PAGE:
To assess the effect of diabetes on outcome after acute myocardial infarction (MI), we compared a cohort of 228 type II (non-insulin-dependent) diabetic patients who had sustained acute MI with a similar number of nondiabetic patients with MI. Thirty-day mortality was greater in the diabetic group (27 vs. 17%). However, diabetic patients were older and had more cardiovascular disease before MI. Analyses accounting for such baseline risk revealed a complex effect of diabetes. The relative risk (RR) of dying from MI due to diabetes was greatest among patients with lowest baseline risk (RR 7.3) and least among those at highest baseline risk (RR 0.83). These effects were most striking with transmural MI, which was highly lethal for those with diabetes. Analyses with pulmonary edema as the endpoint support the significant risk conferred by diabetes and its interaction with baseline risk. Diabetes is a risk factor for poor outcome after MI, particularly among patients whose pre-MI cardiovascular status otherwise appears normal.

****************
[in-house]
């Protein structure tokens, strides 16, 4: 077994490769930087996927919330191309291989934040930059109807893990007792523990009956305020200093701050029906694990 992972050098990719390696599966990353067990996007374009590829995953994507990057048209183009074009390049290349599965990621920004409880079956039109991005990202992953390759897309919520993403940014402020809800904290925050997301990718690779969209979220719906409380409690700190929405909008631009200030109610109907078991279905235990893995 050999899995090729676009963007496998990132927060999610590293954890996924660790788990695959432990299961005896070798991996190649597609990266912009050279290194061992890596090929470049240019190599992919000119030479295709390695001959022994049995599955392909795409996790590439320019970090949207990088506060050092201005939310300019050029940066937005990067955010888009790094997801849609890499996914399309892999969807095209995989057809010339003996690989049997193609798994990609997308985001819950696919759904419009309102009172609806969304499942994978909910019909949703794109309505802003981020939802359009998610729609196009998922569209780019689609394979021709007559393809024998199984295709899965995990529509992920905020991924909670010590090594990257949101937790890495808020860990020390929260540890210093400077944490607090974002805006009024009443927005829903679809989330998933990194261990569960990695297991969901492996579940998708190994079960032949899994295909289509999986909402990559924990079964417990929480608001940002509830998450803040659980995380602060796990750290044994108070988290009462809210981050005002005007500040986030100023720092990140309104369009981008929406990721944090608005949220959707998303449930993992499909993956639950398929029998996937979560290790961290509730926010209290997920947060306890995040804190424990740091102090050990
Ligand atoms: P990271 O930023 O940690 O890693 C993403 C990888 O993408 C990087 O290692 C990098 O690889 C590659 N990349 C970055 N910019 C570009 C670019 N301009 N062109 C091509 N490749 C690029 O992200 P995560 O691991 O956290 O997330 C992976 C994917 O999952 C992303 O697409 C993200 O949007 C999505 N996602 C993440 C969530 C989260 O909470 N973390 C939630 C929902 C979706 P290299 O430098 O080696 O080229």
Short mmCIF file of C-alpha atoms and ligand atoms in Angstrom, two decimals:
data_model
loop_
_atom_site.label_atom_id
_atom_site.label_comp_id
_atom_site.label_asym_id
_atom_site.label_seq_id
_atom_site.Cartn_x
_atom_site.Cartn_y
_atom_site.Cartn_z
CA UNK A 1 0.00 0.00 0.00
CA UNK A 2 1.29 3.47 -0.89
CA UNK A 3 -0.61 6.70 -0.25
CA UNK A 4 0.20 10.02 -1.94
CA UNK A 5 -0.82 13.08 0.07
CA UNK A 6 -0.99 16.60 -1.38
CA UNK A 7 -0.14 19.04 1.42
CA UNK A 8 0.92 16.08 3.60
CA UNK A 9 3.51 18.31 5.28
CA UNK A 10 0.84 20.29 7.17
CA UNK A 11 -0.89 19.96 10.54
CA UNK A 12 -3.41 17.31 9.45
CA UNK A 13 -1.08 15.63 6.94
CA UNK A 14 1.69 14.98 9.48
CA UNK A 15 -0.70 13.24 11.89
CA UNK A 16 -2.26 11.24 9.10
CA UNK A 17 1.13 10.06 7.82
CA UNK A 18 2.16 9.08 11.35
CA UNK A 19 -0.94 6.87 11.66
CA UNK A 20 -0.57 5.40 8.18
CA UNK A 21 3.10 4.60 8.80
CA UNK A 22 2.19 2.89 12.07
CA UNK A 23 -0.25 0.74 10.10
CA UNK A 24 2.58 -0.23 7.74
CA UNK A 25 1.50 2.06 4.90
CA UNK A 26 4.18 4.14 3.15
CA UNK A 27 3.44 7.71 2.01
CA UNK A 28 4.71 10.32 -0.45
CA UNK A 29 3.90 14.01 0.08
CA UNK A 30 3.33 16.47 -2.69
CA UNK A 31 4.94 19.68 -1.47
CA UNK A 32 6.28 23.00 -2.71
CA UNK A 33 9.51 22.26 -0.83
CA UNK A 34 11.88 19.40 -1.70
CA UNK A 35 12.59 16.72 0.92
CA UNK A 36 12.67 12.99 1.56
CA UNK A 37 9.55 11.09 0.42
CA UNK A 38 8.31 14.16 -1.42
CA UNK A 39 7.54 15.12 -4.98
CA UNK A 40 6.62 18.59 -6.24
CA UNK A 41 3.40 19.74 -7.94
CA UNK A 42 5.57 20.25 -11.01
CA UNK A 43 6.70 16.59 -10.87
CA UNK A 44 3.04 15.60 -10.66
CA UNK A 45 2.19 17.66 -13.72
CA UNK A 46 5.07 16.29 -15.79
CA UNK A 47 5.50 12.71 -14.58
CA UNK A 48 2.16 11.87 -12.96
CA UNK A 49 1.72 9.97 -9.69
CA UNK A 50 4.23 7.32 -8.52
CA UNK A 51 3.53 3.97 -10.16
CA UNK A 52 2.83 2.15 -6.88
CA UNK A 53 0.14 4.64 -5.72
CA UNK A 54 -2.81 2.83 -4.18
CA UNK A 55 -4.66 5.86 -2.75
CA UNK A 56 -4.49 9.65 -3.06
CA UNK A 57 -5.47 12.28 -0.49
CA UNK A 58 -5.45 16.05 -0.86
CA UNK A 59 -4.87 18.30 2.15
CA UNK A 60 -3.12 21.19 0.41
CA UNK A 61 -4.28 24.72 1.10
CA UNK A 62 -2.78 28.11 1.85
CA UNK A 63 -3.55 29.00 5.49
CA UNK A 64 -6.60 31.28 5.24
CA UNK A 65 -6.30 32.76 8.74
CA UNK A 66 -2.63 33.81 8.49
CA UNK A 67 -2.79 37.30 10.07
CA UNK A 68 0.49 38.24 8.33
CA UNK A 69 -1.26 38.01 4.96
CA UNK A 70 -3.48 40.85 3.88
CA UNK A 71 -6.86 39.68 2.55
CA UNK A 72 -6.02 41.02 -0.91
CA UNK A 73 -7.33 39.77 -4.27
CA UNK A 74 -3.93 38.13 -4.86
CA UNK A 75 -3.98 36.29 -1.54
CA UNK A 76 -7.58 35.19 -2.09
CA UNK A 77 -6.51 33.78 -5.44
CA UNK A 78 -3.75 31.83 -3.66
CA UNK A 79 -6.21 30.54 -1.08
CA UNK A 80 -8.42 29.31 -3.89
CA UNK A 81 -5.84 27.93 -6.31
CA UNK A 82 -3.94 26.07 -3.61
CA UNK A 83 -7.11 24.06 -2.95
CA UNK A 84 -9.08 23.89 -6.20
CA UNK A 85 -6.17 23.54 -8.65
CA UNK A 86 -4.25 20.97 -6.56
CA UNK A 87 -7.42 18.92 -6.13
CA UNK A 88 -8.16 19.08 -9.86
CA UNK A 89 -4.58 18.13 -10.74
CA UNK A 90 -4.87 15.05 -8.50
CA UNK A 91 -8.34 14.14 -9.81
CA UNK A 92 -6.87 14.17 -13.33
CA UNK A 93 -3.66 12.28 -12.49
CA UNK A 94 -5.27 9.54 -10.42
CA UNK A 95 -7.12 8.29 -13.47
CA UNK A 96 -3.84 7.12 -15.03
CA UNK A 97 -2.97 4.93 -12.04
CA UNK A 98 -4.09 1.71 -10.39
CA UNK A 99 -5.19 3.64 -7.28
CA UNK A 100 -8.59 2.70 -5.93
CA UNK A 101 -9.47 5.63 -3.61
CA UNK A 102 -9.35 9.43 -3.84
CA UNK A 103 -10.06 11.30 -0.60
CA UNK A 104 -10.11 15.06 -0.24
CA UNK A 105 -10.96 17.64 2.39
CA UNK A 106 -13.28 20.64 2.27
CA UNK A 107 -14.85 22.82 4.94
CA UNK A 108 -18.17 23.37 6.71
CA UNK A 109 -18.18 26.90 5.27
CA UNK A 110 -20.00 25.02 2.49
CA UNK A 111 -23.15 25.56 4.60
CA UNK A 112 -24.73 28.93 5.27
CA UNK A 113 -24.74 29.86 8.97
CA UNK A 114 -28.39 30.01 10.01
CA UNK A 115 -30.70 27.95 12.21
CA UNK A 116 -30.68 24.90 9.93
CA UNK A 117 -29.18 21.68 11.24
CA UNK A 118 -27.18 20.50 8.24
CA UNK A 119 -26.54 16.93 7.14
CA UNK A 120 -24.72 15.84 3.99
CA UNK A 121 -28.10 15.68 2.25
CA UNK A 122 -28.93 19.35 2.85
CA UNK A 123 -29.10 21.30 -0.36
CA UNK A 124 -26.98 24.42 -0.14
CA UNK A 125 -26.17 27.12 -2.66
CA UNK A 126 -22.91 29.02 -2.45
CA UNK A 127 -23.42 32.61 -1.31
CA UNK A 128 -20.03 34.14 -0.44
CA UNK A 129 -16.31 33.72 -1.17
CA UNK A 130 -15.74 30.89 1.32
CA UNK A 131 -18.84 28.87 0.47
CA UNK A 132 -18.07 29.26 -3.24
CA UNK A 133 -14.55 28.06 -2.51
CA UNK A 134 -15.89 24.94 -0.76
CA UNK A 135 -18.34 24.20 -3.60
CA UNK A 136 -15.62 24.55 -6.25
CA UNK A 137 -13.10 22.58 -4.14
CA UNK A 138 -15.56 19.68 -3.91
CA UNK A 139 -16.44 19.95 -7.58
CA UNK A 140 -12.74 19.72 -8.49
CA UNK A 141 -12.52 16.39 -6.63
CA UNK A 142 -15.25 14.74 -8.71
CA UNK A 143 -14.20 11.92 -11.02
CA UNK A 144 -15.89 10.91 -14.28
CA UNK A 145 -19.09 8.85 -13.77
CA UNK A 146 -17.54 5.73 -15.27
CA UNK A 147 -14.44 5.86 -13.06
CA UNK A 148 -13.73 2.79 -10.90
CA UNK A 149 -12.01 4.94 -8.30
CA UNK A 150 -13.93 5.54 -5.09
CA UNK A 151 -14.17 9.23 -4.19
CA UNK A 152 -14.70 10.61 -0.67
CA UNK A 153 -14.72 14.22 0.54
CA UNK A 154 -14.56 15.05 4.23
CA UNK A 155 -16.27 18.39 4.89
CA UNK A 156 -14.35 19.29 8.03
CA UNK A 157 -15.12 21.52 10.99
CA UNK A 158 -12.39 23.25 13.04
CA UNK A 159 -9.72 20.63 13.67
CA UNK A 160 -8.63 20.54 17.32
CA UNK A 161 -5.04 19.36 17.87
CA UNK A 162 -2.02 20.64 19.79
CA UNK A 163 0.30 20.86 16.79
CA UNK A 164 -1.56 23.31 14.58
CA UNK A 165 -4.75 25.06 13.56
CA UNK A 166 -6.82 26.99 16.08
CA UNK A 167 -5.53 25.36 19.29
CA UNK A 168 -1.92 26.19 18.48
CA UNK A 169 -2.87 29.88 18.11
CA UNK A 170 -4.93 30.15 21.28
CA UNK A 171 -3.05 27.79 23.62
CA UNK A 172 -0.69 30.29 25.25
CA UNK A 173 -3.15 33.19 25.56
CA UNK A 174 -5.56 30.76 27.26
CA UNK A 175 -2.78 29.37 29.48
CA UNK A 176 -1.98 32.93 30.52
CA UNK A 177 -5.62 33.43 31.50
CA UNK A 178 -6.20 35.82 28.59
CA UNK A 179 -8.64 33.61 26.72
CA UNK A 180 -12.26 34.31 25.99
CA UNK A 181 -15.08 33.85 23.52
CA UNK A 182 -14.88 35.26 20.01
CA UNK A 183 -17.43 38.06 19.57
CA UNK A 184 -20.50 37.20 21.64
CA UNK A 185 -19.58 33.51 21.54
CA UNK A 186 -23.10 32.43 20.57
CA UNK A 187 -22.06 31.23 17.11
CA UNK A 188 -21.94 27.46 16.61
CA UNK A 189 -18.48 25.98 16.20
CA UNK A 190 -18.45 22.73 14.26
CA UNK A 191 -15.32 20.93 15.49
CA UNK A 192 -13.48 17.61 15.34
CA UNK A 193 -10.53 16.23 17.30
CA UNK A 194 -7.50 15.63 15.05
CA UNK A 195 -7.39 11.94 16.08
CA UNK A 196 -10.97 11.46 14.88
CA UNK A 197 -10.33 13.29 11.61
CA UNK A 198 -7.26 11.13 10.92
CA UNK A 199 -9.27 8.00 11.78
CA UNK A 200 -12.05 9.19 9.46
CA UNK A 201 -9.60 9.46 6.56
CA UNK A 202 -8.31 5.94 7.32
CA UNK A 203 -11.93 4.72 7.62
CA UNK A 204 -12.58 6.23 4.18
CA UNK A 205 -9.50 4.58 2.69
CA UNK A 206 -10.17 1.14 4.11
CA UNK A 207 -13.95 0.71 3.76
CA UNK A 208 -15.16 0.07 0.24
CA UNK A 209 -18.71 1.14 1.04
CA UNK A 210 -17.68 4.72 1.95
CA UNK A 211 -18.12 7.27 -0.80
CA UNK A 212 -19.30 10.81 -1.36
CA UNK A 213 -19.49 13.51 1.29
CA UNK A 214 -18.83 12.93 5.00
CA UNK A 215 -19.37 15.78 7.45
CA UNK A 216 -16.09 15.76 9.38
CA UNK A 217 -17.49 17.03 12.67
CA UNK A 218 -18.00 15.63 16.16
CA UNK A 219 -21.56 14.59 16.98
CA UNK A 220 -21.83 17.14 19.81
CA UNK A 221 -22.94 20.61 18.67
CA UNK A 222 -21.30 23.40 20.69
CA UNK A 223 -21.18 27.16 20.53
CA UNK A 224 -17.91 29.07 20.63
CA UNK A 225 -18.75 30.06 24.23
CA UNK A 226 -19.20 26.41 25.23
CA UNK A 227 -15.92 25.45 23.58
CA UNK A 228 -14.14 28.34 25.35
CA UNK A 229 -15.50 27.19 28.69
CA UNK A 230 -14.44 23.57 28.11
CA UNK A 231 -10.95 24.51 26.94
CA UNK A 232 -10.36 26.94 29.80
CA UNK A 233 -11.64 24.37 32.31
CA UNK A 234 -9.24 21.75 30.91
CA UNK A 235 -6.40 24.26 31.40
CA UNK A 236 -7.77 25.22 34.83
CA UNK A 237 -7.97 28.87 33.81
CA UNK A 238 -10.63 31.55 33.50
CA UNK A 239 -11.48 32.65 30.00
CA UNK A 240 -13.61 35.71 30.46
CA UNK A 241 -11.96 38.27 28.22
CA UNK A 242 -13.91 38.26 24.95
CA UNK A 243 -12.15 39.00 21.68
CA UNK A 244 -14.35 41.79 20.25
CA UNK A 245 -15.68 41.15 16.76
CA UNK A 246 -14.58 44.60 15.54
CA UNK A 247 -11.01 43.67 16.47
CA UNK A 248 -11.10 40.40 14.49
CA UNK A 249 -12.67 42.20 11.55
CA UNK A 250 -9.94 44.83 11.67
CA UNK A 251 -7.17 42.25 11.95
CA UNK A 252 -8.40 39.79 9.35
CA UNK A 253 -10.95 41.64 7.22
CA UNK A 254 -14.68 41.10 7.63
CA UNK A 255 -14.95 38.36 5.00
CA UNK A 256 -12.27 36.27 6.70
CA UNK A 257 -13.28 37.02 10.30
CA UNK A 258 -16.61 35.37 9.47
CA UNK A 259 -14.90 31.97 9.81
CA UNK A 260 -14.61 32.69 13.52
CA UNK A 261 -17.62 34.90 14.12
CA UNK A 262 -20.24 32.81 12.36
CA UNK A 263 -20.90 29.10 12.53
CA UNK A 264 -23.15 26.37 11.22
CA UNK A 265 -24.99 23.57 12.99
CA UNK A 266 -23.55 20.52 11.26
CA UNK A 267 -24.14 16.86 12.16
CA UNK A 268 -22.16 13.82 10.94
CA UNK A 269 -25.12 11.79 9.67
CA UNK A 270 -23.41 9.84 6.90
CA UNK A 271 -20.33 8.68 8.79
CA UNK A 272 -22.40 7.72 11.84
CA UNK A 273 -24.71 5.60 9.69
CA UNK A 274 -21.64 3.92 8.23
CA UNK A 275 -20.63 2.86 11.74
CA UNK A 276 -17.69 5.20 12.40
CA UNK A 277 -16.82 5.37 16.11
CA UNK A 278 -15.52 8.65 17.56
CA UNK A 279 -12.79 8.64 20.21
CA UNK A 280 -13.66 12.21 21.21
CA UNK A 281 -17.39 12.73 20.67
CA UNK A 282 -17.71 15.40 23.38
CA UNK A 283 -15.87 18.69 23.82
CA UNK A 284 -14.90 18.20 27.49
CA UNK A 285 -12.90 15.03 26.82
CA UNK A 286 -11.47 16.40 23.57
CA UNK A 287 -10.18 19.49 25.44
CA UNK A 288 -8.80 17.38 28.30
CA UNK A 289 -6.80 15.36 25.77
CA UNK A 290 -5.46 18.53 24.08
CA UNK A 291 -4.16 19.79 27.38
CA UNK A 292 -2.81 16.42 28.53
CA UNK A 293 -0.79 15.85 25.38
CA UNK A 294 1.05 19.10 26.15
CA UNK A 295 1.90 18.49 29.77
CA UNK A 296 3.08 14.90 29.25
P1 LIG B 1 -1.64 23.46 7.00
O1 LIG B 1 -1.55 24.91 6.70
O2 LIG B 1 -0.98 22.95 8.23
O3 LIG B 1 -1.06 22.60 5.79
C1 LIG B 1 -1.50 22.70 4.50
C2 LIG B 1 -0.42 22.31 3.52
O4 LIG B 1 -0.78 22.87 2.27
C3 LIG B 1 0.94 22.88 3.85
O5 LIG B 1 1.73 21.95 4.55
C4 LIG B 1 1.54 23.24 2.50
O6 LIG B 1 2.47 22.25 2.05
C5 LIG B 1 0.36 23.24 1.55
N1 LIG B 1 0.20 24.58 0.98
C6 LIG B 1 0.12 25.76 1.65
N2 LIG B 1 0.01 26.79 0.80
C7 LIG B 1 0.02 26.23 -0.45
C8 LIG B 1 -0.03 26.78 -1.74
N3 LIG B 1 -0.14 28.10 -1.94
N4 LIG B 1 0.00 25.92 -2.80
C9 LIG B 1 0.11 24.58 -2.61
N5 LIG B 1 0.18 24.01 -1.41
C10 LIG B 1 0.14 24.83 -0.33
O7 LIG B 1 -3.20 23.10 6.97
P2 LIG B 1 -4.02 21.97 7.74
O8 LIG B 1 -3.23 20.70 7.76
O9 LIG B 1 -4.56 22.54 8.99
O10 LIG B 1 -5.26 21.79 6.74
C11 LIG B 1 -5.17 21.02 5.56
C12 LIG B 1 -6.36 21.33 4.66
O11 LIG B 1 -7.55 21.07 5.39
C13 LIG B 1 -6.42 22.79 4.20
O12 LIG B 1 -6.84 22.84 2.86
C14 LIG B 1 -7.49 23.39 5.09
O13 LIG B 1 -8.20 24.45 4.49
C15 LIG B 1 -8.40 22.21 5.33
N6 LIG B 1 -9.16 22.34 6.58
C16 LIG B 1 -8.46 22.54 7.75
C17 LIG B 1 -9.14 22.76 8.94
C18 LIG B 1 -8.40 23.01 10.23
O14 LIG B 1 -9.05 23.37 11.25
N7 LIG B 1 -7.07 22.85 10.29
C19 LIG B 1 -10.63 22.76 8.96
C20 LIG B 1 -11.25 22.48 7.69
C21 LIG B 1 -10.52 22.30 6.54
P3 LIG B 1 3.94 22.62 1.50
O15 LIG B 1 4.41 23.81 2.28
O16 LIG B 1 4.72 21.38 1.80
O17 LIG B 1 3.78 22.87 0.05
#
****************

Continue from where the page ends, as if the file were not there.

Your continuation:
This content is only available via PDF.